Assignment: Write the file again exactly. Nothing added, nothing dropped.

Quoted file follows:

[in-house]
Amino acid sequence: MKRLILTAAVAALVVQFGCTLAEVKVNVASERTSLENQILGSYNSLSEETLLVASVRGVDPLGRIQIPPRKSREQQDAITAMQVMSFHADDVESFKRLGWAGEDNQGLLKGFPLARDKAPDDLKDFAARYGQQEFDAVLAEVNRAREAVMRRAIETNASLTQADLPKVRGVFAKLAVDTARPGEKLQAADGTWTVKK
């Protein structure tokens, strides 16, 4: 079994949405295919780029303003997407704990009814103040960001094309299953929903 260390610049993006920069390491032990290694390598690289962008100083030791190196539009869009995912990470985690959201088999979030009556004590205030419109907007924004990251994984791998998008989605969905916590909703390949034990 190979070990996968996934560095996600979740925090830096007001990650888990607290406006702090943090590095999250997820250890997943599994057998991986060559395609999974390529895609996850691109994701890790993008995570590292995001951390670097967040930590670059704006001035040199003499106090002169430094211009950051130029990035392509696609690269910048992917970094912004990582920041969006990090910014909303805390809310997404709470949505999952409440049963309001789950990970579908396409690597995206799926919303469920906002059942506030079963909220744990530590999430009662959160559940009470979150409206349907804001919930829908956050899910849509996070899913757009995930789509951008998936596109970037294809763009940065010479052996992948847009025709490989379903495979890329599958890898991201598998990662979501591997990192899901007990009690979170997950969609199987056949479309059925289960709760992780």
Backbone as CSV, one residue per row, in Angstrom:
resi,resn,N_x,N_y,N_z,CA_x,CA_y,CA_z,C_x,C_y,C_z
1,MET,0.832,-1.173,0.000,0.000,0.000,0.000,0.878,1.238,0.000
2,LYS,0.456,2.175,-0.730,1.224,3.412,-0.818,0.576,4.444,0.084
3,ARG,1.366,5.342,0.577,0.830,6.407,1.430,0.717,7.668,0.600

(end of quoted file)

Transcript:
[in-house]
Amino acid sequence: MKRLILTAAVAALVVQFGCTLAEVKVNVASERTSLENQILGSYNSLSEETLLVASVRGVDPLGRIQIPPRKSREQQDAITAMQVMSFHADDVESFKRLGWAGEDNQGLLKGFPLARDKAPDDLKDFAARYGQQEFDAVLAEVNRAREAVMRRAIETNASLTQADLPKVRGVFAKLAVDTARPGEKLQAADGTWTVKK
């Protein structure tokens, strides 16, 4: 079994949405295919780029303003997407704990009814103040960001094309299953929903 260390610049993006920069390491032990290694390598690289962008100083030791190196539009869009995912990470985690959201088999979030009556004590205030419109907007924004990251994984791998998008989605969905916590909703390949034990 190979070990996968996934560095996600979740925090830096007001990650888990607290406006702090943090590095999250997820250890997943599994057998991986060559395609999974390529895609996850691109994701890790993008995570590292995001951390670097967040930590670059704006001035040199003499106090002169430094211009950051130029990035392509696609690269910048992917970094912004990582920041969006990090910014909303805390809310997404709470949505999952409440049963309001789950990970579908396409690597995206799926919303469920906002059942506030079963909220744990530590999430009662959160559940009470979150409206349907804001919930829908956050899910849509996070899913757009995930789509951008998936596109970037294809763009940065010479052996992948847009025709490989379903495979890329599958890898991201598998990662979501591997990192899901007990009690979170997950969609199987056949479309059925289960709760992780």
Backbone as CSV, one residue per row, in Angstrom:
resi,resn,N_x,N_y,N_z,CA_x,CA_y,CA_z,C_x,C_y,C_z
1,MET,0.832,-1.173,0.000,0.000,0.000,0.000,0.878,1.238,0.000
2,LYS,0.456,2.175,-0.730,1.224,3.412,-0.818,0.576,4.444,0.084
3,ARG,1.366,5.342,0.577,0.830,6.407,1.430,0.717,7.668,0.600